cn: religious (Christian) simile, mention of death
He looked around with the weary, unsure eyes of a man who comes to after falling asleep on a train or bus; confused as Milton’s Satan after his fall from Heaven, his head in turmoil, his feet struggling to reacquaint themselves with the ground. The sun was retiring to its chambers in its golden nightgown and there was a fluid, sort of fairy glow pouring from it onto everything, from the otherwise sad grey walls to the poor excuse of a bush standing by the glass door of the coffee house, overly-trimmed and belittled in its vase, caged like an animal in the zoo – and a caged animal is not an animal, it is a theme park aberration for the enjoyment of tourists. He felt he was witnessing not so much an ordinary sunset as a waning reflexion of the scenario in his dream, like a burial of his inner pilgrimage dressed in its most exuberant golden majesty. It was cooler now, but he remained still, struggling to readjust his brain to time and place. Always, in these pain-stricken instants that followed, he felt that shutting the door on the echoes of never consummated ecstasy, driving away the taunting shards of glass reflecting sweet broken images, was as blasphemous a deed as allowing an imaginary lover to slide into nothingness after pleasure.
The fatal blow to the dying spell came as bird landed on his table. He did not, at first, pay attention to it. His cup of coffee was still there, half emptied only, waiting in bohemian resignation. One reticent sip was enough to convince him that he couldn’t possibly drink it. He didn’t like cold coffee. There was something unnatural, he found, in drinking cold what ought to be taken warm, just like in receiving a cold kiss from a caricature of a mother. Coolness was absence, evidence by default.
The little bird was skipping about the table in its skinny legs. It seemed as if it were waiting for some hint of a reaction from him, and every now and then it would halt and peer in his direction with a little twist of the neck. The bird didn’t risk making up its mind about him, it just kept looking at him in a wary way. It almost seemed as though it was about to speak, as if to inquire about his present disposition in the manner of an acquaintance he had bumped into in the corridors – one of those people who always ask the same question expecting you to oblige them with the exact same answer: ‘I am fine, thank you. What about you?’ Luke was glad the bird knew better; he would have scared it away had he fallen into that pattern.
If there was something that really got on his nerves, it was the unconcernedly, yet obligingly polite demand, the nauseously infuriating ridicule of ferociously protected protocols for mutual refusal to commit presiding over daily human interaction. It was all bloody disabling – he felt reduced to the condition of a material ghost-robot! None of them had read Forster, at any rate. There was something vicious, something dark or venomous about such well-mannered Victorian frivolity. It made him sick. Soon they would be censoring Shakespeare again, for God’s sake! He was, evidently, one of those misfits who would have loved to throw a one-finger salute right at Queen Victoria’s face. After all, sometimes “the only way to stay sane is to go a little crazy”, a kind of wisdom social networks seemed keener on than society outside them, where the only reality was the madness of the politically correct. Little Alice would have agreed with the motion. After all, you can’t survive wandering through Wonderland being sane all the while. In a land of madness, sanity is a guarantee for a tragic end.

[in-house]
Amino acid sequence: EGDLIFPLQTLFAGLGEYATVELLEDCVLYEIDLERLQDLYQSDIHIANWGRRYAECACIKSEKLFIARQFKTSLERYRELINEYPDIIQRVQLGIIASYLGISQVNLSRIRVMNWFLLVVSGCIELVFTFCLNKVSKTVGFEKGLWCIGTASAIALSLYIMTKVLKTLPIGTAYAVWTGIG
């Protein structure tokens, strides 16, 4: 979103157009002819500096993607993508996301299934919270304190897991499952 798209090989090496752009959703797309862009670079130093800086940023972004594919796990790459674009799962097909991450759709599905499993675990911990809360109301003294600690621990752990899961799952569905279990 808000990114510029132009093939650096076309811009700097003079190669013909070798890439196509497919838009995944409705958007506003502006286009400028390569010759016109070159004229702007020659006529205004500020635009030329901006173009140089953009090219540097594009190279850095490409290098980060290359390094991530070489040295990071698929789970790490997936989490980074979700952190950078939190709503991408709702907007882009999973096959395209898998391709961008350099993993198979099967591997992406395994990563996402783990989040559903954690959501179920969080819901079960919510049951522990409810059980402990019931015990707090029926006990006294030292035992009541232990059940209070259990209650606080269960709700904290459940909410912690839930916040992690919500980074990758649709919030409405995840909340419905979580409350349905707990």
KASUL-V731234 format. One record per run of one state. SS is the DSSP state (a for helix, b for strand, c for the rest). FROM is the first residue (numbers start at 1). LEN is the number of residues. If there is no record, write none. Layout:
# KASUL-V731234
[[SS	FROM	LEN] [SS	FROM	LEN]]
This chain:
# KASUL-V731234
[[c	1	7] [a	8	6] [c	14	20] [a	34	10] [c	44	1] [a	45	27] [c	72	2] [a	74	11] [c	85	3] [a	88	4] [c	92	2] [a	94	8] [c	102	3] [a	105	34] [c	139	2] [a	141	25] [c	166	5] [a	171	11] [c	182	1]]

But anyway, the bird couldn’t care less about Fat Vicky and her fear of naughtiness and other colourful things (and who knows, maybe that was its way of one-finger-saluting her). The little fellow just kept peering at him…or at the table, he actually couldn’t be certain, the twist of its neck was so strange that he could only wonder that it did not break! Maybe birds are all strabismic, he mused. The strabismic (or not) bird was now approaching his coffee cup cautiously. It must be looking for crumbs. Sorry, but you’ll get none of it here, you sad little sod. Yet the bird didn’t go away; he obviously didn’t read minds. Silly softie!, he blurt out in the echoing loneliness of his mind – suddenly needled, he didn’t know exactly what by. Food, simply food; that was all the little bird cared for. For it, there was not a worry in the world, only the oblivious, biologically determined urge to find the means to put off its expiration date every day. Meaninglessness was a painfully blank thing. He chuckled. The musing on the bird brought back some discoloured takes from the silent film of his childhood, among which there stood out one with figure of an elderly priest whose catechism classes he attended for a short time at the bidding of his now long-dead Catholic grandmother. Father Nicholas Green had gone beyond his pastoral duty in listening to his problems and later looking after him after grandma’s death…what would have happened if his father had never come for him, he sometimes wondered? Now it was somewhat funny to think that the priest would have construed it a deviating proposition that the bird was meaningless, for, after all, everything had its place in creation. He wouldn’t have understood his meaning.
To be continued…
Tomás Ferreira (Get Real. culture editor)
This series, entitled “A Horse!” will be in 8 parts. This is part 2/8.